1. 1830-60: The impressionists are born and come to Paris
1830: Camille Pissarro is born on the Island of St Thomas in the Danish West Indies on 10 July. His father was a merchant who had moved to the Caribbean to take over the family hardware store.
1832: Edouard Manet is born in Paris on 23 January. His parents are wealthy: his father a senior civil servant and later a judge; his mother the goddaughter of the crown prince of Sweden.
1834: Edgar Degas is born in Paris on 19 July; his father is also wealthy, owning the De Gas bank.
1839: Paul Cezanne is born in Aix-en-Provence on 19 January; his father also owns a bank.
1840: Claude Monet is born in Paris on 14 November, the son of a Parisian shopkeeper.
1841: Pierre-Auguste Renoir is born in Limoges, France, on 25 February. The son of a tailor, Renoir (like Monet) did not have the advantage of family money to help his career.
1841: Frederic Bazille is born in Montpellier, France, on 6 December. Like Manet, Degas and Cezanne, he came from a wealthy family.
1841: American John Goffe Rand patents his invention for a collapsible metal paint tube. Up until now, paint was difficult to make (usually by turning a powdered pigment into paste) and transport (often in jars or bladders made from animal skin). Rand's invention made painting outside a practical proposition. As Renoir later said:
"Without colours in tubes, there would be no Cezanne, no Monet, no Pissarro, and no Impressionism."
December 1848: The 16 year-old Manet, whose father wanted him to join the navy, sets sail on a merchant ship for Rio de Jainero. During the three-month crossing he resolves not to become a sailor.
Manet's voyage to Rio was certainly eventful: he was terribly seasick, attended the Rio Carnival, got bitten by a snake, and taught the crew how to draw!
1850-6: Manet studies at the studio of Thomas Couture, a landscapist. Couture encouraged Manet to develop his own style, though the two men sometimes quarrelled.
“So they’d prefer me to do a nude, would they? Fine, I’ll do them a nude.”
2. 1860-65: Manet throws down the gauntlet
1859-60: Monet comes to Paris and studies at Suisse's studio (where he meets Pissarro); he is then conscripted into the army, serves in Algeria, catches typhoid fever and returns to Le Havre. He finally returns to Paris to study at Gleyre's Studio (where he meets Renoir, Bazille and Sisley), and is provided with an allowance on the condition that he tries to obtain entry to the Ecole des Beaux Arts (the Fine Arts School).
1861: Manet submits two works to the Salon. The first, a portrait of his parents, was accepted but attracted critical reviews. But the second, a painting entitled The Spanish Singer, won an honourable mention. Manet was not to receive any further recognition from the Salon for 20 years.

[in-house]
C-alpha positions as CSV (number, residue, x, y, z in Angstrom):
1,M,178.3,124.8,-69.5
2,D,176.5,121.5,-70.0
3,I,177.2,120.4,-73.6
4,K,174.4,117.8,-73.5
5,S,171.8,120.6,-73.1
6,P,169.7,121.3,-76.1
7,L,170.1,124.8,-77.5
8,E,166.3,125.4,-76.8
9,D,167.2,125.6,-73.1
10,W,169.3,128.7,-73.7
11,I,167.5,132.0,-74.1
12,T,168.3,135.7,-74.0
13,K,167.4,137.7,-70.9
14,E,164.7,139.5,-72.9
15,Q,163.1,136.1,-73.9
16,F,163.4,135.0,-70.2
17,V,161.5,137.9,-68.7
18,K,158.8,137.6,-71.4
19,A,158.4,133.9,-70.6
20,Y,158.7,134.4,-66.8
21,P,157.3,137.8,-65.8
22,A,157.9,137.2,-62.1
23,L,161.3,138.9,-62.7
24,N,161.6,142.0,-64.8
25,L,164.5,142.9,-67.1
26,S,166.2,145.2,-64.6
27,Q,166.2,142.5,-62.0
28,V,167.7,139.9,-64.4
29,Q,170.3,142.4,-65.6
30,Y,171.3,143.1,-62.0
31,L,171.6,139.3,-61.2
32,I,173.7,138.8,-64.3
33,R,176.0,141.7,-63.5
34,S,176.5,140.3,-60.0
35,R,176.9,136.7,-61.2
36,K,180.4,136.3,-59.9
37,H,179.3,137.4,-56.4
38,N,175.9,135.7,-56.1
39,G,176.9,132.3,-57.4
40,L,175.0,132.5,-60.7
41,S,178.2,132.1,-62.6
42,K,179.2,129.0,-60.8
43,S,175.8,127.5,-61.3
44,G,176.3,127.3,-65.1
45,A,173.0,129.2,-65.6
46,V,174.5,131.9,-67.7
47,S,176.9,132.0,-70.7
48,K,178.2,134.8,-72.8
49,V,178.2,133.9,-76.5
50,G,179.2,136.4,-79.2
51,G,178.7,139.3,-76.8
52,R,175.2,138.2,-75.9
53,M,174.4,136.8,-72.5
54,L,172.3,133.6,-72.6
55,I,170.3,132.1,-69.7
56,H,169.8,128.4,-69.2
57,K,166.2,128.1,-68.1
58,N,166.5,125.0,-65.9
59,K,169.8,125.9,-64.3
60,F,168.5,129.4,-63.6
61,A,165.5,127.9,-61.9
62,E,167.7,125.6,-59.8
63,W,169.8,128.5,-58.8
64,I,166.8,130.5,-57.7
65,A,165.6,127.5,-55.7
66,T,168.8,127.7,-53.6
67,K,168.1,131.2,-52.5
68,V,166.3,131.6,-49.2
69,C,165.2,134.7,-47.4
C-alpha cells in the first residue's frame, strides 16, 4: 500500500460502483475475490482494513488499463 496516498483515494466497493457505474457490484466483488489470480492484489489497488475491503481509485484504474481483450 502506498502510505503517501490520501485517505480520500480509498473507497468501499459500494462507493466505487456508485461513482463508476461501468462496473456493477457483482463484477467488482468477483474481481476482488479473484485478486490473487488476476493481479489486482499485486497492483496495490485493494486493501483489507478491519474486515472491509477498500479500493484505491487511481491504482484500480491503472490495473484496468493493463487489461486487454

1863: Manet submits Dejuner sur l'Herbe (Lunch on the Grass) to the Salon. It is rejected, but an alternative exhibition for rejected works is organised on the orders of Napoleon III (the Salon des Refuses, literally 'the Exhibition of the Rejected'). The work receives a hostile reaction from the public and critics alike. One critic says that it had been
"painted with a floor mop".
Another critic questioned whether the painting was Manet's idea of a practical joke.
1865: Manet submits Olympia to the Salon. It is, surprisingly, accepted by the jury. We say 'surprisingly' because Olympia is a painting of a naked, reclining prostitute looking brazenly at the viewer.
The reaction from the public and critics alike is so hostile that Manet flees to Spain to escape. For example, one reviewer referred to Manet's model, Victorine Meurant, as a
Here's a cartoon from a French paper, ridiculing Olympia:
Monet has better luck: his two seascapes receive positive reviews and Manet was irked because he thought that Monet was trading off his name.
3. 1865-71: Mixed results at the Salon and War
1866: Monet's work, Woman in the Green Dress, is accepted by the Salon's jury and receives positive reviews. Manet, still reeling from the previous year's criticisms, does not submit.
1867: Monet's work, Women in the Garden (pictured), is rejected by the Salon's jury. Monet first floats the idea of the impressionists exhibiting together, but the plan is taken no further due to a lack of funds.
Manet's submissions are also rejected. He erects a pavilion and holds his own solo exhibition to coincide with the World Exhibition being held in Paris that year, at a cost of 17,000 francs (advanced by Manet's mother out of his inheritance); but few people come and the project does little to enhance Manet's reputation.
1869: Monet's two submissions, The Magpie (one of Monet's best snowscapes now found in the Musee d'Orsay) and a seascape called Fishing Boats at Sea, are rejected by the Salon's jury.
March 1870: Monet's submission of a portrait of his son, entitled Jean Monet, is rejected by the Salon's jury.
19 July 1870: Napoleon III declares war on Prussia.
19 September 1870: The Siege of Paris begins. Manet and Berthe Morisot stay in Paris to protect the city; Monet travels to London with Camille (his new wife) and his son Jean; Pissarro also moves to London with his family; Renoir is conscripted into the army; and Cezanne avoids conscription by hiding in a small village near his home town of Aix-en-Provence.
28 November 1870: Bazille is killed in fighting in the Battle of Beaune-la-Rolande, a failed attempt to break or at least relieve the Siege of Paris.
28 January 1871: The Siege of Paris comes to an end, after over four months. Paris has been devastated by shelling and many have died of hunger or disease. Emperor Napoleon III abdicates with the loss of the war, goes into exile in England, and the Third Republic begins.
Manet travels to the seaside town of Archachon to be reunited with his wife and son, and to recuperate. He does not return to Paris, which is temporarily taken over by communists who briefly form a city-state known as the Commune, for several months.
1871: The art dealer, Paul Durand-Ruel, buys 23 of Manet's paintings for a whopping 35,000 francs, giving hope to the rest of the Impressionists.
4. 1874-79: The first four impressionist exhibitions